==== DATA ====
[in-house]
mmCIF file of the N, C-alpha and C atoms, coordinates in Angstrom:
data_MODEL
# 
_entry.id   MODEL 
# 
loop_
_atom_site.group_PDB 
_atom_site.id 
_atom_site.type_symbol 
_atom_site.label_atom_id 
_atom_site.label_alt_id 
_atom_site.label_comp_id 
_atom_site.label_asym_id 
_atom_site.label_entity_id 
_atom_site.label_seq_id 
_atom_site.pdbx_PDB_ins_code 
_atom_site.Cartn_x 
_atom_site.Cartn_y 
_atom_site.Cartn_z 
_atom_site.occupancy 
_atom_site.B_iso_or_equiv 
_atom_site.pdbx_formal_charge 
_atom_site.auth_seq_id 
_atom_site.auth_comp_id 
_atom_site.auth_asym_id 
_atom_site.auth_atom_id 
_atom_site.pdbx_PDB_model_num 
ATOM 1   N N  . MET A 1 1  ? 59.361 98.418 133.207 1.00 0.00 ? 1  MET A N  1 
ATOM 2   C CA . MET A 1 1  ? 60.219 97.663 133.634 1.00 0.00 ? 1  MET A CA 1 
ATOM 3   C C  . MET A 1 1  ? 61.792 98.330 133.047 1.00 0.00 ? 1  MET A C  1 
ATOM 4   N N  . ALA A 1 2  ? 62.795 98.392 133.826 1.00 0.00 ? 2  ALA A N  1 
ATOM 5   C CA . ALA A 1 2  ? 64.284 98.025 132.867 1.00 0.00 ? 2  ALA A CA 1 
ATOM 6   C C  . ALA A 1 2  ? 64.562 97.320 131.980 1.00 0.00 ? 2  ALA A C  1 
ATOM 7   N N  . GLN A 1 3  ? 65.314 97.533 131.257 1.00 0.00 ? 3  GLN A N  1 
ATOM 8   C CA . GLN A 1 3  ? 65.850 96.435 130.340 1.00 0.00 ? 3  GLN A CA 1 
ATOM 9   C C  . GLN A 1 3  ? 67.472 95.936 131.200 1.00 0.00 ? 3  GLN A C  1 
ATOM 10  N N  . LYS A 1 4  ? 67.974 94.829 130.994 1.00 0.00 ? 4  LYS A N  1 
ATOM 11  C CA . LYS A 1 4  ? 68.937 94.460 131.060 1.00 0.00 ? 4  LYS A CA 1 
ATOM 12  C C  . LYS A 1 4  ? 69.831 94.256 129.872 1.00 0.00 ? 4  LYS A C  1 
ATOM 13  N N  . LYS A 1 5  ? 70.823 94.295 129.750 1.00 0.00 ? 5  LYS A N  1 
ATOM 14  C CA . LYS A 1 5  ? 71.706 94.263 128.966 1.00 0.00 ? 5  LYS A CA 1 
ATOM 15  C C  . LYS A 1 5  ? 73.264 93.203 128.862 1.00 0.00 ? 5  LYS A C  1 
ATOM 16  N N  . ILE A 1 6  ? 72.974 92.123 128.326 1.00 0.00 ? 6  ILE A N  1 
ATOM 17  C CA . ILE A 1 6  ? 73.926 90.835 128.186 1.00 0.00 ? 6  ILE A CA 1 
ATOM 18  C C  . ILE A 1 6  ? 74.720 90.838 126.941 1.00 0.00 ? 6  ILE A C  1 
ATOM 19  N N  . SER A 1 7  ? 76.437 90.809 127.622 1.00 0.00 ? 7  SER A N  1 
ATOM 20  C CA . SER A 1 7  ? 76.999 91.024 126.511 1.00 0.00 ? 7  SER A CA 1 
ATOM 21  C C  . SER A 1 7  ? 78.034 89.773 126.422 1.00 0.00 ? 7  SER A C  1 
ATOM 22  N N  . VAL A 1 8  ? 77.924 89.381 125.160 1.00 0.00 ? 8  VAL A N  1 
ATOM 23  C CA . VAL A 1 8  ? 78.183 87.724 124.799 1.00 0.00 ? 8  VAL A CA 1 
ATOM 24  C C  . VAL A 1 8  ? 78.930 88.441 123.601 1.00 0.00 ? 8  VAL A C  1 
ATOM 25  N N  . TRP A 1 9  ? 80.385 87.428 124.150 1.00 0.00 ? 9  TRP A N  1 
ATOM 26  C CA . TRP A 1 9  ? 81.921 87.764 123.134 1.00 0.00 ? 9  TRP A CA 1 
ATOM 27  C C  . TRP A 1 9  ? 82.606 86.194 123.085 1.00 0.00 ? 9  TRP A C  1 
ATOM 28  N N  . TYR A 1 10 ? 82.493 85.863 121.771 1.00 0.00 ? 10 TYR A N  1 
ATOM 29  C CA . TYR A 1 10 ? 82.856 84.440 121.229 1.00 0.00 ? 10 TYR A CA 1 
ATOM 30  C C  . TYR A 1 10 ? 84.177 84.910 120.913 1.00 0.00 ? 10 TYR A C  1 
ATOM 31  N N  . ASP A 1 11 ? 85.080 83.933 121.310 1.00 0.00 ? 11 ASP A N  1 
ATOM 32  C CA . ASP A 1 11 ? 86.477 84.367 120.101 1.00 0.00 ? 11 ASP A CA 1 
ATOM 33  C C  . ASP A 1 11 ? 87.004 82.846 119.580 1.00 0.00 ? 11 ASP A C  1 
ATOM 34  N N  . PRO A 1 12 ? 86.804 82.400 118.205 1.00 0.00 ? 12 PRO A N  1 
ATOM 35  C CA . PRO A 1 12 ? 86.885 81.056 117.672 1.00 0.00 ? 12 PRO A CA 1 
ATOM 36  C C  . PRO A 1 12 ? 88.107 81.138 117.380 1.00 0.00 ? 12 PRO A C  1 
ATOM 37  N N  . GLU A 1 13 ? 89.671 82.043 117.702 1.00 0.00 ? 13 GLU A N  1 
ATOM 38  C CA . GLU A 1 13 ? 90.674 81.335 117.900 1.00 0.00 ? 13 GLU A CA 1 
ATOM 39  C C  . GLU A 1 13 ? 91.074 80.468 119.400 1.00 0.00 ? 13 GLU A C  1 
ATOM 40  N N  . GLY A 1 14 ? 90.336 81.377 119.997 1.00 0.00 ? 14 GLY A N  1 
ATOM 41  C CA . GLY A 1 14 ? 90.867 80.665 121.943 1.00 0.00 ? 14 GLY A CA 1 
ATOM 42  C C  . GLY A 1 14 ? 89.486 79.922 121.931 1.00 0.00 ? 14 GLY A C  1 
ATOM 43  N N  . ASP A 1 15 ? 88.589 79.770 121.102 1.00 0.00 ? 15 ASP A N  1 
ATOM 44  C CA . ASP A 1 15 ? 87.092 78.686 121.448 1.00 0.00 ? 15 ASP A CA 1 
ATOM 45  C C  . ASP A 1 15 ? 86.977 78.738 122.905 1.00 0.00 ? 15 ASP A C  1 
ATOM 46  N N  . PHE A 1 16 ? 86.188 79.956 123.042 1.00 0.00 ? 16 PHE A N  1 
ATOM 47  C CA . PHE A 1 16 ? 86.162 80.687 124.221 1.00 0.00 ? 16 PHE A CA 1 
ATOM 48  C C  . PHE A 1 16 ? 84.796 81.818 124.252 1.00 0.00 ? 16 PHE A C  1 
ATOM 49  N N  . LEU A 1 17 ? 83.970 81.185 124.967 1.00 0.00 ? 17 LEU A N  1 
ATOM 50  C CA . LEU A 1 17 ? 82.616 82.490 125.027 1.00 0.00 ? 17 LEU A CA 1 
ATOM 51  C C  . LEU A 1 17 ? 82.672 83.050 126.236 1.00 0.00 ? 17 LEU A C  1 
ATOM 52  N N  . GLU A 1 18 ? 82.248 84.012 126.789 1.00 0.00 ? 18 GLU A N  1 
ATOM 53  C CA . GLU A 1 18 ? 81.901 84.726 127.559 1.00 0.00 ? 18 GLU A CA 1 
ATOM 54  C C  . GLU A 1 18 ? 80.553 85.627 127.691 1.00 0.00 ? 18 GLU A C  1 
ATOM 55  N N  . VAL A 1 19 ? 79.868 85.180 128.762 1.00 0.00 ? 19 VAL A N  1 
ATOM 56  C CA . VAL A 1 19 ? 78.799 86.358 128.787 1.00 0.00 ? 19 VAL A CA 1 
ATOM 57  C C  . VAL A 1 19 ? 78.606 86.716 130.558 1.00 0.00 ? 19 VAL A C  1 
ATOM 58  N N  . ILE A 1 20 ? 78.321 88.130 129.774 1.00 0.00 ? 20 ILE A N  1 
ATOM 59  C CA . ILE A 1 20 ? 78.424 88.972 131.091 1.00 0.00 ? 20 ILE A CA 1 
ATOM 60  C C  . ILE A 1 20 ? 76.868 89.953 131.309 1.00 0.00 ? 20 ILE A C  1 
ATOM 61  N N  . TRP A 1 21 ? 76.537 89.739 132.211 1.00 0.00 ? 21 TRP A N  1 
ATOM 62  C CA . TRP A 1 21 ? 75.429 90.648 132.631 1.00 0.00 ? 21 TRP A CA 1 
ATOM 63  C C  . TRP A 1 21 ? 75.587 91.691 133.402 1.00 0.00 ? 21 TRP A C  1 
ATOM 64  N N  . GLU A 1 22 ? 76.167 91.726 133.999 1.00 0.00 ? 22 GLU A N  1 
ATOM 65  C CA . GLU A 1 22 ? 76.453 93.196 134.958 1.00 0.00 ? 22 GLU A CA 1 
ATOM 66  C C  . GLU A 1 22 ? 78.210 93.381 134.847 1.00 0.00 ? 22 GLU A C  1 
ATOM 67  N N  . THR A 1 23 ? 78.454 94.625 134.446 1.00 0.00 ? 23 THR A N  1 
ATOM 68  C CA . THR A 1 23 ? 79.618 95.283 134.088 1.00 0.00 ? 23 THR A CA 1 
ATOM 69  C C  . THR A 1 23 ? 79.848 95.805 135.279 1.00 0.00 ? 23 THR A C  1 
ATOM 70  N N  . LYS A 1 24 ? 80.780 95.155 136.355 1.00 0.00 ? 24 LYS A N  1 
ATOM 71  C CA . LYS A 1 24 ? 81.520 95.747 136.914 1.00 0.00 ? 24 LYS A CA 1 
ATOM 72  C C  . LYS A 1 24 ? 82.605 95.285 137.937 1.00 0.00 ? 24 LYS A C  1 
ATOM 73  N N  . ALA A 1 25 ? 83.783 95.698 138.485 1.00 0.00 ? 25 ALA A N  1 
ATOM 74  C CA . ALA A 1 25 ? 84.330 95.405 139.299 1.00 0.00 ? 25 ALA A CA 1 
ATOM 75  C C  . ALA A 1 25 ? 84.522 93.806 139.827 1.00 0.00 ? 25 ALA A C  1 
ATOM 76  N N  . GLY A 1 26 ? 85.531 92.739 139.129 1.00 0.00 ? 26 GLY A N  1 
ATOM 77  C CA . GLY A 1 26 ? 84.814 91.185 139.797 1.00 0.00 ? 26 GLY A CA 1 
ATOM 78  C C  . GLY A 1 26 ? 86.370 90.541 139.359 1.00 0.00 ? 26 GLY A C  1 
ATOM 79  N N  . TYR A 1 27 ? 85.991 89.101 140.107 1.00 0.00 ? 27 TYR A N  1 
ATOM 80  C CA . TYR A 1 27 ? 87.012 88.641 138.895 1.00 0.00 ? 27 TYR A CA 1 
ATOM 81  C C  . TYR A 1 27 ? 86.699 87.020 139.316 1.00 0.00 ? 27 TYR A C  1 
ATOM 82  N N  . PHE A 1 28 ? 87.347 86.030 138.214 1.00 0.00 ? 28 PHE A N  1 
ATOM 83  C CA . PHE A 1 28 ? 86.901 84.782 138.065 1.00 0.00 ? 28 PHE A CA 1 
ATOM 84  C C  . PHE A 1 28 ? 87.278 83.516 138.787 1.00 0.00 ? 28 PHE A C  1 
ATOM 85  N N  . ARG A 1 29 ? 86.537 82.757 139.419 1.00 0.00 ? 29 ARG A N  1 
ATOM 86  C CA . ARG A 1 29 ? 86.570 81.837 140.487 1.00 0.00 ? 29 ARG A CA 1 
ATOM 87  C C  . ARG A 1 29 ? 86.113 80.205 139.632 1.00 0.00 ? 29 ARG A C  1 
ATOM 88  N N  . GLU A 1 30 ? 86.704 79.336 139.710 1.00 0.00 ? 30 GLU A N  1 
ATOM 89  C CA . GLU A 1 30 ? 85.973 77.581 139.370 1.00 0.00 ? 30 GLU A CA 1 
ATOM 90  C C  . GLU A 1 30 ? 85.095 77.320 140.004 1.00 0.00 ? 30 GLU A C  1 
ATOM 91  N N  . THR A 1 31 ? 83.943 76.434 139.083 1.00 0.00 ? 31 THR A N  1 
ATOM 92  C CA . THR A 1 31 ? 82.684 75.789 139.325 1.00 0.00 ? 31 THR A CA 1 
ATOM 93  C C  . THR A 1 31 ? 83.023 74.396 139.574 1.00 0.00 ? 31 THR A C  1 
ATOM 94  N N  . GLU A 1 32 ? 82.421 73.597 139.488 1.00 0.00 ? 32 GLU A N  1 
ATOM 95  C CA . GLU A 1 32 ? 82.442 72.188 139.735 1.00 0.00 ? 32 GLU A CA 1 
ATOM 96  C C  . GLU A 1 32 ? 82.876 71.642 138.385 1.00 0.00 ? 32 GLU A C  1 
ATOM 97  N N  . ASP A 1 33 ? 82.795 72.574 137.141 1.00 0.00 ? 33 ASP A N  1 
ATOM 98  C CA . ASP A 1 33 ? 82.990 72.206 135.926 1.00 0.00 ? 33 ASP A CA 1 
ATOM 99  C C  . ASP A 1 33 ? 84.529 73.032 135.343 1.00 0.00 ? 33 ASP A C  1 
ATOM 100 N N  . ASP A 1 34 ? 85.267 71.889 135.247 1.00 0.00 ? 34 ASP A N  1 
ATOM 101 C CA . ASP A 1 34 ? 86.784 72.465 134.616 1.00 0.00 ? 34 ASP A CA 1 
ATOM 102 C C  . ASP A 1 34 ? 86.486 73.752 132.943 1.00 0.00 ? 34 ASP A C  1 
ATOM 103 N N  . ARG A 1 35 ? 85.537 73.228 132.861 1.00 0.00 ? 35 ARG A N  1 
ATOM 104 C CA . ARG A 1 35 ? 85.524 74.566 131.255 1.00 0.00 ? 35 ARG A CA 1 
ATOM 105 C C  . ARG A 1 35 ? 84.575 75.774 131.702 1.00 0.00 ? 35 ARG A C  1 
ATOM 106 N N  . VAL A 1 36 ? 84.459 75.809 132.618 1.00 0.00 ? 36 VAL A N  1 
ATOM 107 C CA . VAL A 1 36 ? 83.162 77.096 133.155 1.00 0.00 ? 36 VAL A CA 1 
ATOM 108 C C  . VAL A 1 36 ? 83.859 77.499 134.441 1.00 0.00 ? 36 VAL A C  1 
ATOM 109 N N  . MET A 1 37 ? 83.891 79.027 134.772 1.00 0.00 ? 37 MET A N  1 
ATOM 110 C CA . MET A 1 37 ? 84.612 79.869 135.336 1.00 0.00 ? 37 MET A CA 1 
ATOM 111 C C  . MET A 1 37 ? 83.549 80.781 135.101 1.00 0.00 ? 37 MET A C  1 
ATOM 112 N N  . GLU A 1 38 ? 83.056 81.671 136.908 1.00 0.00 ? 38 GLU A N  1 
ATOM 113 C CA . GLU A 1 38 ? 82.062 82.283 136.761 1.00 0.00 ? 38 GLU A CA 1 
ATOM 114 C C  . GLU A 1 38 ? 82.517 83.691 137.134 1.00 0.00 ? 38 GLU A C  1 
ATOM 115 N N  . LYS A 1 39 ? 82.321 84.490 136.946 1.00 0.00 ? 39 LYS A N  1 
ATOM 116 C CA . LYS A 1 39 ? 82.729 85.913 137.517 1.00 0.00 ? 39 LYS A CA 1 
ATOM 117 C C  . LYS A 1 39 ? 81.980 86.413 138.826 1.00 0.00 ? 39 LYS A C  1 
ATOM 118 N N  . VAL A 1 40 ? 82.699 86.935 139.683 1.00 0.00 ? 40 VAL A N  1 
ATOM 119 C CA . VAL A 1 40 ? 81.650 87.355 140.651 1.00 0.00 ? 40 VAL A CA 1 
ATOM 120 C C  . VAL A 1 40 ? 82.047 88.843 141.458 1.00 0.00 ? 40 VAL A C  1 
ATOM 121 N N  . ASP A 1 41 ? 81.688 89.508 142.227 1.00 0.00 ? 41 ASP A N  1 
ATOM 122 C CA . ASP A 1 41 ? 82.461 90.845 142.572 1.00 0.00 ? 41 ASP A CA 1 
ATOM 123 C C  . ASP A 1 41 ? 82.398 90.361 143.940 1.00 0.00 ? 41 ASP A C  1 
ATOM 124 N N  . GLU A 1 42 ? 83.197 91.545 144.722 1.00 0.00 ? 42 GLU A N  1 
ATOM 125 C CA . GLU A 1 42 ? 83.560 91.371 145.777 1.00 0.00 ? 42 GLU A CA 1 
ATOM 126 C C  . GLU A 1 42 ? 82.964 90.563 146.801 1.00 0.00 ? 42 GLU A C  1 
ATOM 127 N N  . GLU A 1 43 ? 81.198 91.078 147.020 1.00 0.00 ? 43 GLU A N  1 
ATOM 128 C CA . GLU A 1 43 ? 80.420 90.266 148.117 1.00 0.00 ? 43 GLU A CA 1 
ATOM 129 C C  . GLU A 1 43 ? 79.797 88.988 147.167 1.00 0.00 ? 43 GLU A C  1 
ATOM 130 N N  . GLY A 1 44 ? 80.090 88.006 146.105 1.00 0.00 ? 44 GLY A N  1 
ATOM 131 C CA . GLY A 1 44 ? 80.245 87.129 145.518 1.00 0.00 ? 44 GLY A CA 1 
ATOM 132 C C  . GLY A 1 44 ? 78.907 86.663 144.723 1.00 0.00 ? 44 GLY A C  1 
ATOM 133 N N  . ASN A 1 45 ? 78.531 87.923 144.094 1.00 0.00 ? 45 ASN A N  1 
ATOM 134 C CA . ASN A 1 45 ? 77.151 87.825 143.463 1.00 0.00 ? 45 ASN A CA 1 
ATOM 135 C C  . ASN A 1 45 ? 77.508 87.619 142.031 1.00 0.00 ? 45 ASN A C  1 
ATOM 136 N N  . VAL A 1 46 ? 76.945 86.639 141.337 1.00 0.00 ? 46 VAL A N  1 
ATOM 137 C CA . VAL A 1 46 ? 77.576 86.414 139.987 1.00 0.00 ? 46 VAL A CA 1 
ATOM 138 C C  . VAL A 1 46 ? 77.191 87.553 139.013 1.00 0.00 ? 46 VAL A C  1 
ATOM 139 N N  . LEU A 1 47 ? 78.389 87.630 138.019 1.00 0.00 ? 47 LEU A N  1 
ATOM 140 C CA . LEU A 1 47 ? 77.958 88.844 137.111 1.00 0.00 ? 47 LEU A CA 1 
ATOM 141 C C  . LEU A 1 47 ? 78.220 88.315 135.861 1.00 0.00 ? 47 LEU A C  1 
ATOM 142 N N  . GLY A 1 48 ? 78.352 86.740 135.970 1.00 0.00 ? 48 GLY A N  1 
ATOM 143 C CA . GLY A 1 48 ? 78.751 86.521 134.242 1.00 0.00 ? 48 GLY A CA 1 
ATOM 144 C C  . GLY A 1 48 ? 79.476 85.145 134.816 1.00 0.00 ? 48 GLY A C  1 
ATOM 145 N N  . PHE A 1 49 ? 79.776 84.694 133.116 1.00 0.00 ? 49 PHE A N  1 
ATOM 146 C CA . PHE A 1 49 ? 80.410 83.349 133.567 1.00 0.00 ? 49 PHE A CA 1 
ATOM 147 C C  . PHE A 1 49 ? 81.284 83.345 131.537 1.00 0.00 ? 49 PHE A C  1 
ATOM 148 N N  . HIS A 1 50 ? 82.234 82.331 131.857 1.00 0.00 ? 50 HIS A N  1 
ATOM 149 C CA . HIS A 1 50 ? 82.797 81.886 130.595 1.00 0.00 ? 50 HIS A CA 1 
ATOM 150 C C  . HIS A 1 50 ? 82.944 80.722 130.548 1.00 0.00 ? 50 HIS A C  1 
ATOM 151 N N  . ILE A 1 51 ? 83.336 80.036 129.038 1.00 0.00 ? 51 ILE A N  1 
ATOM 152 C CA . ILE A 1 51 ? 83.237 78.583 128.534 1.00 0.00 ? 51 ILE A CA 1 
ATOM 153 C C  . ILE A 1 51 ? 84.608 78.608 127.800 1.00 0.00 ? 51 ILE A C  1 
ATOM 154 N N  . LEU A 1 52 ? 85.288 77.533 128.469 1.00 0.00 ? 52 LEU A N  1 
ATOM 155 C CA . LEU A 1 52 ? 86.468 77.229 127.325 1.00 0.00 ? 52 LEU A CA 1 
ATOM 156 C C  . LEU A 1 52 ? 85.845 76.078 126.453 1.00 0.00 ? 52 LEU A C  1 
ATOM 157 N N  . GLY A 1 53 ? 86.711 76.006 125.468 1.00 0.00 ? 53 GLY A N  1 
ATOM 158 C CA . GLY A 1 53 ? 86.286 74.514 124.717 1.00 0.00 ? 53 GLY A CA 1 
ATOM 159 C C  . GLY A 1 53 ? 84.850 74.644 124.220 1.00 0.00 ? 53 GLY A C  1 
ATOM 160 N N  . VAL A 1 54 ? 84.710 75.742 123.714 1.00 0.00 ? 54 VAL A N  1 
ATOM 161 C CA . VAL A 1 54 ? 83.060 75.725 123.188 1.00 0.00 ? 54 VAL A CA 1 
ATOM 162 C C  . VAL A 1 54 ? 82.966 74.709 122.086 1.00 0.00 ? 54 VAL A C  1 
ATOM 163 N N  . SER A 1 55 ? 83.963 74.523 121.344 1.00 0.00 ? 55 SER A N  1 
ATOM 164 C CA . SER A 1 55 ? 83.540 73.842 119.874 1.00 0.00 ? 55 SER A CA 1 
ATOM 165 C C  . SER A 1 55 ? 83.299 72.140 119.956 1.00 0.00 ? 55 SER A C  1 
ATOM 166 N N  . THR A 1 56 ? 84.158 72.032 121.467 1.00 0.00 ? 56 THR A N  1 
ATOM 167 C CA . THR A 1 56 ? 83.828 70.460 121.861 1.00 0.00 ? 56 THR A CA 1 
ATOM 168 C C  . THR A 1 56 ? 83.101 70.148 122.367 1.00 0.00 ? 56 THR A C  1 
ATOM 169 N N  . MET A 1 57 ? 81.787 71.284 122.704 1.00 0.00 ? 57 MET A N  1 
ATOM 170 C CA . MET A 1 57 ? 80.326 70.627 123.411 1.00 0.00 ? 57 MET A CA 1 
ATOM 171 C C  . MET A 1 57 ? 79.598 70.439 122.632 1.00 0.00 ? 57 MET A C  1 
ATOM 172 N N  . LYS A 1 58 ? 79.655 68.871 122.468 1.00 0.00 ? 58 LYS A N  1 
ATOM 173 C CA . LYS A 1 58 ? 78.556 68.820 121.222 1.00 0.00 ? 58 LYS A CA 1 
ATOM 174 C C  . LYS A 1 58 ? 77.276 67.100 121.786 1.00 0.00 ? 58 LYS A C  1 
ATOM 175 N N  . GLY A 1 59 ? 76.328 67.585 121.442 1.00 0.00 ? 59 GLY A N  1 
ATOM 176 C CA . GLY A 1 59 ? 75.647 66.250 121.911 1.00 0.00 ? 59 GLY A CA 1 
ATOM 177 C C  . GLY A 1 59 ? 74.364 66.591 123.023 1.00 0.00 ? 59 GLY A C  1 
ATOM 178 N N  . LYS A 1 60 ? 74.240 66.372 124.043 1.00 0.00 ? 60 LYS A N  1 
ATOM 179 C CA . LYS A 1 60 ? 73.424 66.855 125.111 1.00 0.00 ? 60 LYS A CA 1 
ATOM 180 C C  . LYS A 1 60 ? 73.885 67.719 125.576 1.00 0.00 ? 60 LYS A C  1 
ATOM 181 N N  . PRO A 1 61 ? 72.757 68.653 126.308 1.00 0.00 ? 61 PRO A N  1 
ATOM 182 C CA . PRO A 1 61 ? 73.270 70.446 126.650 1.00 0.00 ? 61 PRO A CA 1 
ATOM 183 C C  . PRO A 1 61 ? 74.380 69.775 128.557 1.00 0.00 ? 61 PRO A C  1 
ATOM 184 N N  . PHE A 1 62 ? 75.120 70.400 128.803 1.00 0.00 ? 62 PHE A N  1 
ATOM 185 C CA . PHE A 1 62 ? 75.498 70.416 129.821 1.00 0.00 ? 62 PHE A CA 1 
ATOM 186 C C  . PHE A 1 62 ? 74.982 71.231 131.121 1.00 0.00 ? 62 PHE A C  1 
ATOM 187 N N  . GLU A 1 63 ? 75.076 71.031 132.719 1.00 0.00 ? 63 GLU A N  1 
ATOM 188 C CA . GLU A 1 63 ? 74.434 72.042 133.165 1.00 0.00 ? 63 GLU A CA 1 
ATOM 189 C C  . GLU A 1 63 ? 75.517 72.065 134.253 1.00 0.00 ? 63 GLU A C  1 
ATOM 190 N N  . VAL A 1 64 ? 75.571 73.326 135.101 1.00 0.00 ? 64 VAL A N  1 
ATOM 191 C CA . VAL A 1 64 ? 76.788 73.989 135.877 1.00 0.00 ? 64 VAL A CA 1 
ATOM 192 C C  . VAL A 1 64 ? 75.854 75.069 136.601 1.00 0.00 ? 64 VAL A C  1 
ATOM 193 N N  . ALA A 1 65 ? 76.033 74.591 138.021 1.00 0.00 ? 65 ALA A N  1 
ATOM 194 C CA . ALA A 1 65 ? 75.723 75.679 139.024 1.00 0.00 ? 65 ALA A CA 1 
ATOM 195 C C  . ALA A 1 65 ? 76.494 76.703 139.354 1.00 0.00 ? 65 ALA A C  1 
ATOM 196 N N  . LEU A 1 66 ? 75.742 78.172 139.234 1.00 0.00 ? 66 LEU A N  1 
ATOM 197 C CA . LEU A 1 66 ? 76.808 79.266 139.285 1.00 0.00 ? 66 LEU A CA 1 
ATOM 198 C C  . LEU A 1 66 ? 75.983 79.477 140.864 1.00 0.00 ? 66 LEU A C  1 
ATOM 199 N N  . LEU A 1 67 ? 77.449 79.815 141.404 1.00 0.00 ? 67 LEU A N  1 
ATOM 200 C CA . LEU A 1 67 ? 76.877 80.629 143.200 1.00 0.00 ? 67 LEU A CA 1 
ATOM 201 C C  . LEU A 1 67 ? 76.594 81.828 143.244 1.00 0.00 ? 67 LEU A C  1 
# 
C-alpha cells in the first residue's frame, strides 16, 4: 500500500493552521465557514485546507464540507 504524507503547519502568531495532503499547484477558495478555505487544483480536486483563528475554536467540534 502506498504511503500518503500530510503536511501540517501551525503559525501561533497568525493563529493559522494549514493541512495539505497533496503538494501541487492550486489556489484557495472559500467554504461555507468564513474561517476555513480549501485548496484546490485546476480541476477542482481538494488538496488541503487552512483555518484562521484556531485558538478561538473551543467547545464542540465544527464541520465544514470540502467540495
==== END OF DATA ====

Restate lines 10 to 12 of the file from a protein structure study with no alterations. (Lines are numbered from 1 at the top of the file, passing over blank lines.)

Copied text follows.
_atom_site.type_symbol 
_atom_site.label_atom_id 
_atom_site.label_alt_id 